The other day I was thinking about the reason that I always (well mostly) write things down. For example, I have three items to get at the shops and I write them down on a sticky note or a notepad page, put it in my pocket and go to the shops. I hardly ever never need to look at that short shopping list as it is already in my memory. In the past, I’ve maybe though I need to get these three things at the shops and by the time I get there I have forgotten at least one.
In this article, I will explain how writing things down helps me as an aid to memory, some research behind it and I’ll go through some of the ways it helps.
My first memory of writing things down to remember them was from when I was studying for a pension’s qualification almost 20 years ago and others were studying for these exams too. One person was highlighting paragraphs in the text book and I thought I would try that technique but it didn’t work for me. I saw someone else underlining just the keywords or phrases that were important to the subject. I figured that was too similar to the highlighter and I needed something more.
Another person was writing out pages and pages of notes, line for line from the text book and they said that they hoped it would sink in. They had been told that writing it down was an easier way to invoke it in memory than reading the subject. I didn’t want to write out the text book line for line to try it out although I did appreciate the idea that writing it down would be better than just reading and highlighting so I took this concept but with the idea of only writing down the important facts and preferably in my own words. Putting it in your own words if you can helps even more as you have to understand it to be able to reword it correctly. I’ve passed lots of examinations using this technique.
As I mentioned earlier, writing it down also helps with shopping lists but it helps me remember things at work too. Every meeting I attend, whether on the phone or in person, I do so with a notepad and pen. I make notes of all the things that I think might be important and sometimes I even ask for the other attendees to hold on if I want to get everything important written down without missing something new. Perhaps I should learn shorthand.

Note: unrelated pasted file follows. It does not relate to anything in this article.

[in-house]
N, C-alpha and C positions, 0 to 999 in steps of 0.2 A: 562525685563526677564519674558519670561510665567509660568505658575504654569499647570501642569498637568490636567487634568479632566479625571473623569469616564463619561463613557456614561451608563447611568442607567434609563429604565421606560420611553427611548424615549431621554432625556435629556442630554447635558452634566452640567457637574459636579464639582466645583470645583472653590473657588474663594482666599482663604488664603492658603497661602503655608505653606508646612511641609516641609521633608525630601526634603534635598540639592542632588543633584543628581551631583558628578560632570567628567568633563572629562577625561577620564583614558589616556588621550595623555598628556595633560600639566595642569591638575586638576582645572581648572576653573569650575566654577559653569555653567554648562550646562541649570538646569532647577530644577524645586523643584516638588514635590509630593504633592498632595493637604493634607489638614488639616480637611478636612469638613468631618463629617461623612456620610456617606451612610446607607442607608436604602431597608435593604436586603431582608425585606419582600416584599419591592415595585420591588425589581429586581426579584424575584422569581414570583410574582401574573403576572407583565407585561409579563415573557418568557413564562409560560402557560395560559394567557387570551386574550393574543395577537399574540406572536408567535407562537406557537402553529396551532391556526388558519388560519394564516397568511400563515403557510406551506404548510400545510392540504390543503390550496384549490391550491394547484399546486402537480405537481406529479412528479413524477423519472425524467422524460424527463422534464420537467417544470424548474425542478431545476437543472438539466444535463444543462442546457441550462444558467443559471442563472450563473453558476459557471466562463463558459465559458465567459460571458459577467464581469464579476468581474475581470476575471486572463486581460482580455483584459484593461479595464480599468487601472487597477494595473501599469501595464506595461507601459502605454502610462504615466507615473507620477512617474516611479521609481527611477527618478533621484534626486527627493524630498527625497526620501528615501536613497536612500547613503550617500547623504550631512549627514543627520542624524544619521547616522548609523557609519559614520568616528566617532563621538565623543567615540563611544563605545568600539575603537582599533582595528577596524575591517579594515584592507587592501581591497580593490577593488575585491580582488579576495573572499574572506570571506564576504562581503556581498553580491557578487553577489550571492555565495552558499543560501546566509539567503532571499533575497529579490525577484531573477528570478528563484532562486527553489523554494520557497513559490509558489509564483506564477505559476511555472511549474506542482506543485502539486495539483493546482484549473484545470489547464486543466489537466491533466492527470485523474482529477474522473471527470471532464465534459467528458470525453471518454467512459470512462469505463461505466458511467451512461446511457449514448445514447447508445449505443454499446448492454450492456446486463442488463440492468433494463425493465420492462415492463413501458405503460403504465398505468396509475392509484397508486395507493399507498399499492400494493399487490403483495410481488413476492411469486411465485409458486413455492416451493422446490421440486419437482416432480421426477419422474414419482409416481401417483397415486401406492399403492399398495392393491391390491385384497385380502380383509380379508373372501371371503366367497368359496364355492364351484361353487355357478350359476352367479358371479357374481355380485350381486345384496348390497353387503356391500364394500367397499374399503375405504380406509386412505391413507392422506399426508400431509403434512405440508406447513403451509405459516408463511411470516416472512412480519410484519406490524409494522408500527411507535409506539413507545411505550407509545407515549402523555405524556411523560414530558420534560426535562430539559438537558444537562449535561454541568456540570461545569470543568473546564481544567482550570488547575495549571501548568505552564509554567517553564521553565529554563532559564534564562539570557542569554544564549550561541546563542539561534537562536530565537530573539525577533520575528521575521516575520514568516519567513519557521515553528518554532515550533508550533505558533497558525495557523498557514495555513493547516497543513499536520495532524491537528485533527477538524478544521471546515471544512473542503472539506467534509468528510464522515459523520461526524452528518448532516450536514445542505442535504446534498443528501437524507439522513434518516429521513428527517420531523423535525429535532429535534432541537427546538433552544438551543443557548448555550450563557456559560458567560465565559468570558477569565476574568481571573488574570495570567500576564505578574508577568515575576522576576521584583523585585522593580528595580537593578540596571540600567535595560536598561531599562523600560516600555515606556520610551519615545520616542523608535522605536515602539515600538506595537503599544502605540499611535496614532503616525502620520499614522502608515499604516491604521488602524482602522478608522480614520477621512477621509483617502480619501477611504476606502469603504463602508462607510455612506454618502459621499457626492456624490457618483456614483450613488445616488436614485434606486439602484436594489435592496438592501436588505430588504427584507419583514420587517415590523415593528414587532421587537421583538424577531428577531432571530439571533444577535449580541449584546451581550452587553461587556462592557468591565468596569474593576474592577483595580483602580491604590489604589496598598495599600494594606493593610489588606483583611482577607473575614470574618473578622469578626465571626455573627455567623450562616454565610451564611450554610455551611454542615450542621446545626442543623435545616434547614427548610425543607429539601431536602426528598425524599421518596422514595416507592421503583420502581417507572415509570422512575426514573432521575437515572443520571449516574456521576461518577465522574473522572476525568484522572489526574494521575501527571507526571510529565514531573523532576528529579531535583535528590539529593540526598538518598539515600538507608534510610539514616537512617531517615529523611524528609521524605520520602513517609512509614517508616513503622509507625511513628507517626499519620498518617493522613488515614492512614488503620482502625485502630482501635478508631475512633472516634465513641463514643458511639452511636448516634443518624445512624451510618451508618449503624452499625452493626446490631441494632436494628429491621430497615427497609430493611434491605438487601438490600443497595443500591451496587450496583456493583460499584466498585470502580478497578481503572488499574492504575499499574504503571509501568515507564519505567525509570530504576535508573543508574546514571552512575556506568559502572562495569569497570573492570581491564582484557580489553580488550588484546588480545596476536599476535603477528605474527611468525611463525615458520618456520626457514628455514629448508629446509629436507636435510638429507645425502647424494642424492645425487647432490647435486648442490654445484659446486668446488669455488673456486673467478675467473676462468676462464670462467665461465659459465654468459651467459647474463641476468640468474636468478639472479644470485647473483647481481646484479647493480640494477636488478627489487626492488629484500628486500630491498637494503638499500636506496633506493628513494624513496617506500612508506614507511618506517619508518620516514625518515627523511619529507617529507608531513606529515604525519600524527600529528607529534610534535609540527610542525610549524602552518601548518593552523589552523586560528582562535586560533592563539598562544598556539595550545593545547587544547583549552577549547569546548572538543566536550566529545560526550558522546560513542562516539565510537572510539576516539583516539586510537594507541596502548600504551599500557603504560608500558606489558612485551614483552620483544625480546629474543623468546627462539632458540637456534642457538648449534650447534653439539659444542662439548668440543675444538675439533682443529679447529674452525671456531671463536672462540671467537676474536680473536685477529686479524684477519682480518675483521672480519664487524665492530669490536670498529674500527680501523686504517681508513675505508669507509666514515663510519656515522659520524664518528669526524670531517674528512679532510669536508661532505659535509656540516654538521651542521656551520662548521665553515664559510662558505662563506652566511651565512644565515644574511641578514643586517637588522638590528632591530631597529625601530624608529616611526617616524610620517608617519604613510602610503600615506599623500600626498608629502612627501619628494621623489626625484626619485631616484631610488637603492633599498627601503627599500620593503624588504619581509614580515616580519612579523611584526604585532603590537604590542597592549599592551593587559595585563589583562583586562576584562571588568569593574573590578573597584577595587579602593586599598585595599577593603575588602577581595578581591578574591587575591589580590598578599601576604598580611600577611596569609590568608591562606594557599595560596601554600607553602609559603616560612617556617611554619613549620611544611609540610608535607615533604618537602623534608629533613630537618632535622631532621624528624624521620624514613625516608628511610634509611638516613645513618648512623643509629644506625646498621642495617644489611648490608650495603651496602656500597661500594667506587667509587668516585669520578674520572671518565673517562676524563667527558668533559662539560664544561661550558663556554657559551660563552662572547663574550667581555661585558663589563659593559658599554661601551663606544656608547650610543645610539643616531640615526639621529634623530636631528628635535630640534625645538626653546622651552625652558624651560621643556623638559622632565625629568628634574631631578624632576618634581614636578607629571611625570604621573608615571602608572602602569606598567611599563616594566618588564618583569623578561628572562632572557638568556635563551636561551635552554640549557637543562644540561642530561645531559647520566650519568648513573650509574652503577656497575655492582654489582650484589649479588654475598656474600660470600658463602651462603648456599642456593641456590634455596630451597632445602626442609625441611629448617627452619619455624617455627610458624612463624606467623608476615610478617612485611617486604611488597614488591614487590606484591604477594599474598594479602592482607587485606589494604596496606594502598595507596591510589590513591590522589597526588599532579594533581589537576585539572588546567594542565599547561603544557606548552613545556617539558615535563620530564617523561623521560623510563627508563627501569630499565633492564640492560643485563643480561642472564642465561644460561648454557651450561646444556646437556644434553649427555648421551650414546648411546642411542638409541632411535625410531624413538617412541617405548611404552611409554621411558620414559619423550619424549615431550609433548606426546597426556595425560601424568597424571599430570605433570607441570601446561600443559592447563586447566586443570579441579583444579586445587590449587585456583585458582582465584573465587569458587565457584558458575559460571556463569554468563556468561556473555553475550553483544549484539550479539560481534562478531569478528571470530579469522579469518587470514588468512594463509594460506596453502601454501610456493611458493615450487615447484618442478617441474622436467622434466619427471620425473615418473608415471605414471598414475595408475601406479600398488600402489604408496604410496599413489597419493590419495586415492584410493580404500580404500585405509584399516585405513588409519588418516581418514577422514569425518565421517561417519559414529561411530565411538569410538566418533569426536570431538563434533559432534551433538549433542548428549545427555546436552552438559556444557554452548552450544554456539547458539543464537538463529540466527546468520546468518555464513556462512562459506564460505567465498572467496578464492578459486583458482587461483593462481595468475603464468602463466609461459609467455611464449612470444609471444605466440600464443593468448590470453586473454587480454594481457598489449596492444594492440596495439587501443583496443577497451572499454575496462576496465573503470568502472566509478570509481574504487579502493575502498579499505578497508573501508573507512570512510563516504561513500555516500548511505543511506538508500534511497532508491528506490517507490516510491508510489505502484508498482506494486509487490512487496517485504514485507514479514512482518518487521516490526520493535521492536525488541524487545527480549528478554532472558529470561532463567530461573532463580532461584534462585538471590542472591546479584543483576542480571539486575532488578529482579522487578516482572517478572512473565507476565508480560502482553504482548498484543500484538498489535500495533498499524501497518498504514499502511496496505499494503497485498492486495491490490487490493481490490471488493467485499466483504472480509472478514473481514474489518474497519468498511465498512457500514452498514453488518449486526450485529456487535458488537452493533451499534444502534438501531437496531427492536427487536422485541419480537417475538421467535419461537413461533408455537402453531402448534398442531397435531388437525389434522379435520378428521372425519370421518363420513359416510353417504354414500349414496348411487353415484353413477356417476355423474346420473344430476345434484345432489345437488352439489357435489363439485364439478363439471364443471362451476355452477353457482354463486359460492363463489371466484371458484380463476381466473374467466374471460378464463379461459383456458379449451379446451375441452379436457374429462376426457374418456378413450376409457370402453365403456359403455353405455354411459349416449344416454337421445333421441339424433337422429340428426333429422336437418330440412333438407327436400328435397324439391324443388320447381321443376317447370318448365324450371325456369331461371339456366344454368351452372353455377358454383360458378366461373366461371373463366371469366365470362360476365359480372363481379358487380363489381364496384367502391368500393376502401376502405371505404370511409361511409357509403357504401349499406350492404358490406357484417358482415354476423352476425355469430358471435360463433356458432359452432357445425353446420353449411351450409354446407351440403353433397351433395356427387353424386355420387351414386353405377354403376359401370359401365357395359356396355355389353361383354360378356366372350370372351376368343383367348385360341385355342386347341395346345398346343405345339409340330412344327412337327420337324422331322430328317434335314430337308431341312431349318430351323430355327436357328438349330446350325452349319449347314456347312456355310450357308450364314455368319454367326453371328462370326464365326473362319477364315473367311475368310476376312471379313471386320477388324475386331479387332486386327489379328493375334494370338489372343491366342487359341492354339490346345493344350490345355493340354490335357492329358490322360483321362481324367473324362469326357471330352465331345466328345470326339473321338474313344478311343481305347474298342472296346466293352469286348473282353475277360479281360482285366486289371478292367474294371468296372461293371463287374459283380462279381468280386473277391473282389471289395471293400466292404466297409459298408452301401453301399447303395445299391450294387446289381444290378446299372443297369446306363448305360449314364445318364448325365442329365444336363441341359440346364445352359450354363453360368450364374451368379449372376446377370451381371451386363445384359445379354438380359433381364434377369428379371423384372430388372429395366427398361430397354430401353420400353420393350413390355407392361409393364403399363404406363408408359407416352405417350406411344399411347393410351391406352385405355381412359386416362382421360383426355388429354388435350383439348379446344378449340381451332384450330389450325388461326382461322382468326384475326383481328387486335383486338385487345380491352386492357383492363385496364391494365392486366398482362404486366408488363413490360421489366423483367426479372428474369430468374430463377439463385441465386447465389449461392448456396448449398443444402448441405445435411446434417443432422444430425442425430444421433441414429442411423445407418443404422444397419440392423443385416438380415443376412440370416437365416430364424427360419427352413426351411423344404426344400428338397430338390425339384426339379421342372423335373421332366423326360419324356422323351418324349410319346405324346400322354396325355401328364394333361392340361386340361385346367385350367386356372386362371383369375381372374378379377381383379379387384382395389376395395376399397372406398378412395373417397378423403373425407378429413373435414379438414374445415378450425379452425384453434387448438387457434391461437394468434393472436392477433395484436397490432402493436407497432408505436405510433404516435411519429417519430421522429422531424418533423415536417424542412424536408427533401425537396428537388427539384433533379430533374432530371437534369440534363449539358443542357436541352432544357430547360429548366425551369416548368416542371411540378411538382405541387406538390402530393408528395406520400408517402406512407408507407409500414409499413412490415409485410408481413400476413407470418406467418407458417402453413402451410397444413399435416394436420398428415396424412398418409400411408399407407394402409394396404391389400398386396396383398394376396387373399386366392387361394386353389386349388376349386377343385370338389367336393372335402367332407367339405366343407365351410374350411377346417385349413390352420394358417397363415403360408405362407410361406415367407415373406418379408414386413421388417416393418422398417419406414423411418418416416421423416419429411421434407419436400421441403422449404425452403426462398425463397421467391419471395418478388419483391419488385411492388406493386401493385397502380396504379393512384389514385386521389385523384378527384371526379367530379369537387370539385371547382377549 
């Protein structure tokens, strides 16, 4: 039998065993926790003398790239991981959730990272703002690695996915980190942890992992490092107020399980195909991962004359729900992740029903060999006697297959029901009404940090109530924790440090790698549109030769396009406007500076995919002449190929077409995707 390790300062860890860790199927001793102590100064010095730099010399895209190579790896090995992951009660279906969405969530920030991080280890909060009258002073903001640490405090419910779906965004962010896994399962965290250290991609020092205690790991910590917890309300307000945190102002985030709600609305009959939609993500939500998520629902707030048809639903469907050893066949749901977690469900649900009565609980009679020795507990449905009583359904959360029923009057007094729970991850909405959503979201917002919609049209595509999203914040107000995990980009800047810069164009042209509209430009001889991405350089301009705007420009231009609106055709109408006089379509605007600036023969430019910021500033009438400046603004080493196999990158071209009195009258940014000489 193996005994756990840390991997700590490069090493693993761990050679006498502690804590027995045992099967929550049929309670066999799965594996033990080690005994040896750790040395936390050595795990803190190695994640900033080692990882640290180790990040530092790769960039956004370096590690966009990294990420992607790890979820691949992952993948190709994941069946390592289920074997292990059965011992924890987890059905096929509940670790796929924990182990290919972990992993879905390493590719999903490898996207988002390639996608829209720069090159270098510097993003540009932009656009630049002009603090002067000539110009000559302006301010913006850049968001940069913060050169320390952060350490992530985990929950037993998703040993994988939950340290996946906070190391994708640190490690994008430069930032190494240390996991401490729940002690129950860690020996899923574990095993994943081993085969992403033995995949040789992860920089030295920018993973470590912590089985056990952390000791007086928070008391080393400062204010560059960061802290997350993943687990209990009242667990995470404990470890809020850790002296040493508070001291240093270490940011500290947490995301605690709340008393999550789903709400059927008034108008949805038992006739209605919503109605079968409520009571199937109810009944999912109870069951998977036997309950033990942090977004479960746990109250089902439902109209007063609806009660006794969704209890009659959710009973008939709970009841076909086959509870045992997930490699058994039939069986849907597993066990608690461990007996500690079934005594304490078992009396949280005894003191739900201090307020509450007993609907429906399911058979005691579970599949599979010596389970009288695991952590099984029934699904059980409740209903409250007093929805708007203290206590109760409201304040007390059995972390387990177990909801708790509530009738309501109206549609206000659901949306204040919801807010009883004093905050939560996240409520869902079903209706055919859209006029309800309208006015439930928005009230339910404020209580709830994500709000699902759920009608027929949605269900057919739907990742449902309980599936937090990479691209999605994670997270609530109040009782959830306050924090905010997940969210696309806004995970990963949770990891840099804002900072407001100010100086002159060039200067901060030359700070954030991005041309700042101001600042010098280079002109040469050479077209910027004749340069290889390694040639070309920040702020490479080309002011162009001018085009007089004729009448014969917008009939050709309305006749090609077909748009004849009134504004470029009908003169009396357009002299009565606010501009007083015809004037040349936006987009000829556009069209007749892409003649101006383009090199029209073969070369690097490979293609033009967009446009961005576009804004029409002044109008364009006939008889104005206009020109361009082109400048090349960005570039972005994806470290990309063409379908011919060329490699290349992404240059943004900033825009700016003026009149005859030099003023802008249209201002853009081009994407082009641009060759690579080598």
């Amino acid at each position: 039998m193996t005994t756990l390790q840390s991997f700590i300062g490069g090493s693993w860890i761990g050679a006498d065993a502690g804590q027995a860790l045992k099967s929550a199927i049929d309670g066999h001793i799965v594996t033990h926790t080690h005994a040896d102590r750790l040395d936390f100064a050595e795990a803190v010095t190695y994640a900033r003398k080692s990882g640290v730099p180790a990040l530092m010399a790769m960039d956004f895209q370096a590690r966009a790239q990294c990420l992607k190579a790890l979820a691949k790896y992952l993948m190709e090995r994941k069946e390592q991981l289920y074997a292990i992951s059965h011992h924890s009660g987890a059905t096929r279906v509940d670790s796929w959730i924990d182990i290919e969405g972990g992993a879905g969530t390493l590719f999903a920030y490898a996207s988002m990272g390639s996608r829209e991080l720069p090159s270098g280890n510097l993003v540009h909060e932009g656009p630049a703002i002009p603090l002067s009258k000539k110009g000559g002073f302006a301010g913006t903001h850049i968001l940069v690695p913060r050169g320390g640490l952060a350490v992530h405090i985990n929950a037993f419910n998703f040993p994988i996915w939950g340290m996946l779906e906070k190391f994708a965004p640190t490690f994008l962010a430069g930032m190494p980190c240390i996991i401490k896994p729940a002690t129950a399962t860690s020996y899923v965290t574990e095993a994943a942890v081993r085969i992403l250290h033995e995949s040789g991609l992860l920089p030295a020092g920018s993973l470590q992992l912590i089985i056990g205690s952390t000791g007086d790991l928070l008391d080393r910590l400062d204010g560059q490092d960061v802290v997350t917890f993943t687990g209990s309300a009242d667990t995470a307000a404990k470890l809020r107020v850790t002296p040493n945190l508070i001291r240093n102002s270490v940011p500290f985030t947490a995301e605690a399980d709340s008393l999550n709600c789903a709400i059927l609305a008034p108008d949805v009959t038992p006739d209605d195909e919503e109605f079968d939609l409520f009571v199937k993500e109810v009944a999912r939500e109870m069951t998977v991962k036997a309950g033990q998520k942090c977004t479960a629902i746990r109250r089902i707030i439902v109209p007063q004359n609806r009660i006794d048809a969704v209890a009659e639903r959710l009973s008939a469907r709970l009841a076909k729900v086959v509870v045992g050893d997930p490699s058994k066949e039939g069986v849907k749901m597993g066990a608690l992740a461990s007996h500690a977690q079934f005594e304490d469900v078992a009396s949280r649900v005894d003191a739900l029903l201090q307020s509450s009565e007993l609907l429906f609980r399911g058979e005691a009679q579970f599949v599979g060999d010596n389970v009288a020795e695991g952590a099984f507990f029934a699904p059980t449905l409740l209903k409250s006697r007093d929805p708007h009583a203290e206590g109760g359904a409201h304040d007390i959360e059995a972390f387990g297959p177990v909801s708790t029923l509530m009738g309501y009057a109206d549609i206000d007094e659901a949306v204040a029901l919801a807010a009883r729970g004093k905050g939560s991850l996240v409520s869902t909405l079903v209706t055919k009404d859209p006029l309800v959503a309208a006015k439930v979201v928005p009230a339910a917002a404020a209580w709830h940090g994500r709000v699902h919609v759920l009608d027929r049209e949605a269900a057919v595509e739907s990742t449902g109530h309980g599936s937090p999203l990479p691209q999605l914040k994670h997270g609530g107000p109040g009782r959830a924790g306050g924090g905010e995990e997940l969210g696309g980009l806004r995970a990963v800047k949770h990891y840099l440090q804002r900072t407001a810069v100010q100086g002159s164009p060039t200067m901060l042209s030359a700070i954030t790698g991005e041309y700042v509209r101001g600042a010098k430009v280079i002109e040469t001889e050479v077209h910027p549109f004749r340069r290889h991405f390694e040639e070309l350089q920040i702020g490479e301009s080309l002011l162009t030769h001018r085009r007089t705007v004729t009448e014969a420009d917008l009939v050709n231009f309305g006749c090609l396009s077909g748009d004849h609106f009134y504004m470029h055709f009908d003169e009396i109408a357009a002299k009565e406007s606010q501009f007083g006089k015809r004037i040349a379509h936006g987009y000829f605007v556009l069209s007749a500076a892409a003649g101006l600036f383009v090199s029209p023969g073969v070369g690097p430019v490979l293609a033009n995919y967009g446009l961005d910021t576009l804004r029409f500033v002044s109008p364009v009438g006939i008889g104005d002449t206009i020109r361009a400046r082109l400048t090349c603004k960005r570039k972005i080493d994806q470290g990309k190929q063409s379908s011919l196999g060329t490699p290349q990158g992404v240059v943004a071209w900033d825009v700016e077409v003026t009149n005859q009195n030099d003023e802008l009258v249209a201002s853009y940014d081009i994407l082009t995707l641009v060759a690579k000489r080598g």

Most of the time, I do not need to refer to these notes as I remember all the things I have to get done. I actually write my name next to the things I need to do like “Pat to contact such and such”. I can’t remember everything that I have written so I do like to read through any previous meeting notes before attending any follow up meeting and there have been sometimes (although not many) that I have missed something important.
Anyway, I got to thinking about why is it that I remember things better when I write them down. I thought maybe it was a throwback to doing lines at school to reinforce the teacher’s message but then why did that work? Perhaps it was because I am using more senses when I read/listen and write rather than just read or listen. I decided to look it up on the internet to see if there was anything scientific about it and I was going along the right lines. I found several articles that suggested that there is some science behind this thinking. One of these says it is to do with using a different part of the brain to write that is more closely related to memory. I thought that sounded plausible and so that is the research bit covered off.